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CAI Legal Brief Supports Homeowner Against Association

10/17/2008  -  Alexandria, VA
Community Associations Institute (CAI) has weighed in on the side of a Vail, Colo., condominium owner who won a costly and contentious, seven-year court battle with his association over who was responsible for resolving a water-intrusion issue.

CAI filed a friend-of-the-court brief Sept. 30 in support of a ruling by the Eagle County District Court, which concluded that the association should pay $550,000 in attorney fees and related costs in light of what the trial judge called the association’s "stubborn refusal" to address the problem.

Noting that the association did its "best to increase the cost of this litigation to the maximum," the court ordered the association to pay the $550,000 pursuant to the Colorado Common Interest Ownership Act.

Although the association accepted the August 2007 judgment pertaining to the repairs, it has appealed the award of attorney fees other related costs. According to court records, the original repair would have cost Booth Creek Townhouse Association about $5,000—$545,000 less than the ultimate judgment against the association.

"The association could have mitigated the damages to the owner's unit and in the end avoided escalating costs for both the owner and the association," said John D. Goodman of Goodman and Wallace, P.C., the firm representing homeowner E. Webb Bassisk IV. "The association just refused to do anything at all. They chose to be obstinate and downright litigious, filing a counterclaim and blaming the owner. Now they object to the costs as unreasonable. We would not still be in court if they had just fulfilled their fiduciary obligation to the owner."

The CAI brief called the association's actions "extremely egregious," concluding that it's unheard of "for an owner to be forced to take several legal actions year after year for the sole purpose of forcing the association to honor its obligations and perform its duties...." Written by Denver attorney Lynn S. Jordan of Jordan Law LLC, the brief was formally submitted by attorney Gary H. Tobey of Tobey & Toro, P.C., of Centennial, Colo.

The case between Bassick and Booth Creek lasted more than seven years, in large part because the association filed more than 27 motions, including two unsuccessful attempts to dismiss the case.

Bassick filed a lawsuit after trying repeatedly—and unsuccessfully—to get the association to investigate moisture intrusion in his unit. According to court documents, Bassick first asked the association to address the problem in September 2001. Bassick sent 10 letters asking the association to investigate the source of the intrusion and make the necessary external repairs, Goodman said.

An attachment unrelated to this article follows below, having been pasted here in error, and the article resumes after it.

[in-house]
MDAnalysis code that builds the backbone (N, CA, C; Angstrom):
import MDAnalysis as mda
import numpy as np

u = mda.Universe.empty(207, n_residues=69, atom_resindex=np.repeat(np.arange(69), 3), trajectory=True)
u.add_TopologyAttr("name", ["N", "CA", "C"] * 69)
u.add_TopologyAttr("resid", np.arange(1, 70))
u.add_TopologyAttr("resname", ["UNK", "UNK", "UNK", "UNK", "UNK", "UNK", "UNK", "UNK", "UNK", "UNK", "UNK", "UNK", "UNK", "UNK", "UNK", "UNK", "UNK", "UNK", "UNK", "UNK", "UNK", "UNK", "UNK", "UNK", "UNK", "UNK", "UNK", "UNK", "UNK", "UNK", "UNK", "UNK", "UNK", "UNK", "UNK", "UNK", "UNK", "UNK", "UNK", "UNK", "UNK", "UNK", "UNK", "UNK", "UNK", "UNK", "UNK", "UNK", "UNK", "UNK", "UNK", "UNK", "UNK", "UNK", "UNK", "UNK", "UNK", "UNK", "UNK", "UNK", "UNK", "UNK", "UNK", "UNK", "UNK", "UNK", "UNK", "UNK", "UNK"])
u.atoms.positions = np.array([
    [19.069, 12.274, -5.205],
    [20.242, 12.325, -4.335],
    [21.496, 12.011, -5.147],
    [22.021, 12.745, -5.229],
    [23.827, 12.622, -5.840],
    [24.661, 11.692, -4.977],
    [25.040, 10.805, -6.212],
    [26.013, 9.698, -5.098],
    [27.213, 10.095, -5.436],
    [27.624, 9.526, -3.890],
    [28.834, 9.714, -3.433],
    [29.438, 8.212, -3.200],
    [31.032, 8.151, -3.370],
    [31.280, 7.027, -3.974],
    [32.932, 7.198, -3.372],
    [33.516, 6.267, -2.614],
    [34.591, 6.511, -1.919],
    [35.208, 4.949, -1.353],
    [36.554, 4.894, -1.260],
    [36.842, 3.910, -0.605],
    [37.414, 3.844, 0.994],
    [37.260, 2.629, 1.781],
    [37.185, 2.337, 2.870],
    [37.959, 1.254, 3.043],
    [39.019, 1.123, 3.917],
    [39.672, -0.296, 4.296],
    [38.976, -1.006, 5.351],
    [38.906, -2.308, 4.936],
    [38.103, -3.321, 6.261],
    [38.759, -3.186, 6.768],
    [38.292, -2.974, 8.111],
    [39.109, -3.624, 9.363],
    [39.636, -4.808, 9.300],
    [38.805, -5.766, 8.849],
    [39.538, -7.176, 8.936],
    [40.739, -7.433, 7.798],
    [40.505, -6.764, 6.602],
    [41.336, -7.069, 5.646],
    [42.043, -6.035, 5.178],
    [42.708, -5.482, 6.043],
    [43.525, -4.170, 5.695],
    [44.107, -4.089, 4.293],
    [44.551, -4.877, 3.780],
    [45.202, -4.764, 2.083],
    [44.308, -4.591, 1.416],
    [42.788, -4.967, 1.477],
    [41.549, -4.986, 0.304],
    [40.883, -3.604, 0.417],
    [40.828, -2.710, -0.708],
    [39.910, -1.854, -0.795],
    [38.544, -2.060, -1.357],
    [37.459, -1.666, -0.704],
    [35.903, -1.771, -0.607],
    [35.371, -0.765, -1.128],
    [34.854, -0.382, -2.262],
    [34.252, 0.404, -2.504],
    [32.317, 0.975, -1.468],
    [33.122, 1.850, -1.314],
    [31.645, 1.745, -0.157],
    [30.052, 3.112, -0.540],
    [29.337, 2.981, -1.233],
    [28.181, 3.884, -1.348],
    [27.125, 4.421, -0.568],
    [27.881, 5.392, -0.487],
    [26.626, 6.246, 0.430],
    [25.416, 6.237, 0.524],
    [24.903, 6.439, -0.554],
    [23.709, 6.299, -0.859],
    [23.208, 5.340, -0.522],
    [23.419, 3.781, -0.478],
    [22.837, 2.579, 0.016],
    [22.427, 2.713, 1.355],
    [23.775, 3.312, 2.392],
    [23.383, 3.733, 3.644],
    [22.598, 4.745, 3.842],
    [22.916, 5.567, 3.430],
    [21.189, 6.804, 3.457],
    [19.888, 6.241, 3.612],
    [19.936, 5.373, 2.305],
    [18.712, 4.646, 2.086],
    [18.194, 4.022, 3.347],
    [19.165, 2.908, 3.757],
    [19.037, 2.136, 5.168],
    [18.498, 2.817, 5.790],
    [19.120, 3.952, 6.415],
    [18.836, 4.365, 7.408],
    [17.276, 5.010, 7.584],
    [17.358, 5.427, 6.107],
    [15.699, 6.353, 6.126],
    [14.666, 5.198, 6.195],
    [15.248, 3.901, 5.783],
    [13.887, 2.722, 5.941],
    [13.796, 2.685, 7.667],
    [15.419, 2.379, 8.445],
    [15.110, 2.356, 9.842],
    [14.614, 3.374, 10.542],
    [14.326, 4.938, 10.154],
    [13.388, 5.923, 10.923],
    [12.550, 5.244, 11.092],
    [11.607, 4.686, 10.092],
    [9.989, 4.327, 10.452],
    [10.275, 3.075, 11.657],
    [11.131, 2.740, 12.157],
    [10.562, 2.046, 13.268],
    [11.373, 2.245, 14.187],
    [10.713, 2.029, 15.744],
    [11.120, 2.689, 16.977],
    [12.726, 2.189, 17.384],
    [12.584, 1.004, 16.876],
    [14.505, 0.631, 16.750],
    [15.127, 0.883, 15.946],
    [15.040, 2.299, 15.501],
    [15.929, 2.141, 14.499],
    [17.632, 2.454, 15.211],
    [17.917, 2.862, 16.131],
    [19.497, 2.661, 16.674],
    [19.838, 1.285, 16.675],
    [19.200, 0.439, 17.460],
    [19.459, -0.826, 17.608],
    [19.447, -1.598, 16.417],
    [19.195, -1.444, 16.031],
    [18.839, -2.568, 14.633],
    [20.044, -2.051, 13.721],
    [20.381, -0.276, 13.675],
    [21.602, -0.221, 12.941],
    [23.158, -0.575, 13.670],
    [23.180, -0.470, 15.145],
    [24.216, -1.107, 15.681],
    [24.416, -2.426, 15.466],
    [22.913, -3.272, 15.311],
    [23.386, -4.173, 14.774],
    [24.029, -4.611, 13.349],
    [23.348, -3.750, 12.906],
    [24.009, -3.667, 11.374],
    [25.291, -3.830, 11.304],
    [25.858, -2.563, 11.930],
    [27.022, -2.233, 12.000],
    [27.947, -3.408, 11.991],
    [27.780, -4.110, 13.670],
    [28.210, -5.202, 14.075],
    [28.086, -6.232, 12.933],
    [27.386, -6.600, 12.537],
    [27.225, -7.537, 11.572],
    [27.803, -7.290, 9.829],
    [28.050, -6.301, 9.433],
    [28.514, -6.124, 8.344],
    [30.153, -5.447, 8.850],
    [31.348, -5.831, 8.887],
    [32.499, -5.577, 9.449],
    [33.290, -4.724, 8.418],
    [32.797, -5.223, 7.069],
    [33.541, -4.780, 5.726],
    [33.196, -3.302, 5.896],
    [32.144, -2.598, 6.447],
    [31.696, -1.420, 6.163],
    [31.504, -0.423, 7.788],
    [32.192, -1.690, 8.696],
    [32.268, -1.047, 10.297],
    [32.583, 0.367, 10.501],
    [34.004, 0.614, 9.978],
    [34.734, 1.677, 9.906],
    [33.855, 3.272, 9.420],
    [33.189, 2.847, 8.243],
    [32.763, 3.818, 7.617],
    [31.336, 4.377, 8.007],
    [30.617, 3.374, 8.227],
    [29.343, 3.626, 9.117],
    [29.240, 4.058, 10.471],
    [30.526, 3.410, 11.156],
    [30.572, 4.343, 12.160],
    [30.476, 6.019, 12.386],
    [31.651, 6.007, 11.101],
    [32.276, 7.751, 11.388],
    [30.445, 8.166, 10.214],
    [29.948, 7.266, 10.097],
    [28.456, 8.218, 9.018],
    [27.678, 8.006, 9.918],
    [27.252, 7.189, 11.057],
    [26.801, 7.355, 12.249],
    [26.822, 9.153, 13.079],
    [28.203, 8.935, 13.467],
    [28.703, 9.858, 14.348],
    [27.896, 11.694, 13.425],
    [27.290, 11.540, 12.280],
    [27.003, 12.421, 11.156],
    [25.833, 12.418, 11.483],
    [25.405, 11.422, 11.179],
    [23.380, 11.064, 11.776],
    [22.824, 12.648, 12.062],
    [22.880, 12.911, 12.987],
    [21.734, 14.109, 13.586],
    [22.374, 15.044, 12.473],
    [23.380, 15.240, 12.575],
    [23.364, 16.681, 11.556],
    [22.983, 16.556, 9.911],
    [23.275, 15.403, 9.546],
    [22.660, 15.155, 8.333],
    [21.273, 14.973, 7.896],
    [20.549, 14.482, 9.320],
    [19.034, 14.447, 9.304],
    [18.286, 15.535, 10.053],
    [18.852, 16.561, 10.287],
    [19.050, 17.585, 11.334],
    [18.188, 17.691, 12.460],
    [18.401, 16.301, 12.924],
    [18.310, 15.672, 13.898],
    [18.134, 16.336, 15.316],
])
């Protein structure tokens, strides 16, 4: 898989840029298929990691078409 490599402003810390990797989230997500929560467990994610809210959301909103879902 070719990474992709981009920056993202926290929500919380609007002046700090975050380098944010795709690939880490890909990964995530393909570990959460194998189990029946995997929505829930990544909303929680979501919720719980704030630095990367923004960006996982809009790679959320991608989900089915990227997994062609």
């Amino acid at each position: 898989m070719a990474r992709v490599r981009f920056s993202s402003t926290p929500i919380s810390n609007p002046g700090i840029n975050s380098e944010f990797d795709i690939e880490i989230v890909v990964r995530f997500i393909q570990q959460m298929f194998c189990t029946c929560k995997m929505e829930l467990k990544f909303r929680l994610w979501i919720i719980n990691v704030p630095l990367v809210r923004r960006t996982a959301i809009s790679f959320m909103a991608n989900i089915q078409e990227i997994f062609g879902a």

On two occasions, Bassick repaired interior damage caused by the moisture. However, he refused to make external repairs to the rotten wood window frame, window sill and structural supports for the window, claiming successfully that external repairs were the association's responsibility.

"This ruling is important because it affirms that an association and its management cannot ignore their obligations to owners," Goodman told CAI. "The homeowner asked the association to enforce its own documents and they repeatedly refused despite expert recommendations and evidence that there was a problem."

The association claimed that it did not have to act because it was the owner's responsibility to maintain, repair and replace exterior common elements. "They also claimed that the association did not have to act because of alleged construction defects and code violations dating back almost three decades as well as acts of God in the form of mountain weather," Goodman added. "The court found that the association presented no evidence in support of these defenses."

The association's case was managed by attorney Ross Davis, who also served as a director and president of Booth Creek.

CAI has filed more than 30 amicus briefs on a wide range of legal cases that have posed significant questions in community association law. The decision on whether CAI should submit a brief in a particular case is made by CAI's Amicus Curiae Advisory Group. This group, along with other attorney members, provides pro bono support to review requests, draft and file briefs or argue in select cases.

"This activity is vital to preserve the legal rights of community associations and individual homeowners," says Andrew Fortin, CAI's vice president of government and public affairs. "This particular case was especially important because the association continued to neglect its responsibilities and, having delayed the judgment for years and ultimately losing the case, is now attempting to duck financial responsibility for the costs. That would be an injustice to the homeowner and set a bad precedent for community association law."

CAI is a national membership organization that represents homeowner and condominium associations, providing education and resources to the volunteer leaders and professionals involved in the governance and management of common-interest communities. CAI's 28,500 members include community association volunteer leaders (homeowners), professional association managers and management firms and other professionals who provide products and services to community associations.

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The CAI brief can be accessed in the Members Only section of the CAI website at Nonmembers should contact CAI's Frank Rathbun at frathbun(at) or (703) 797-6261.

Contact information for attorney John Goodman: (970) 926-4447.

Phone: 703-970-9235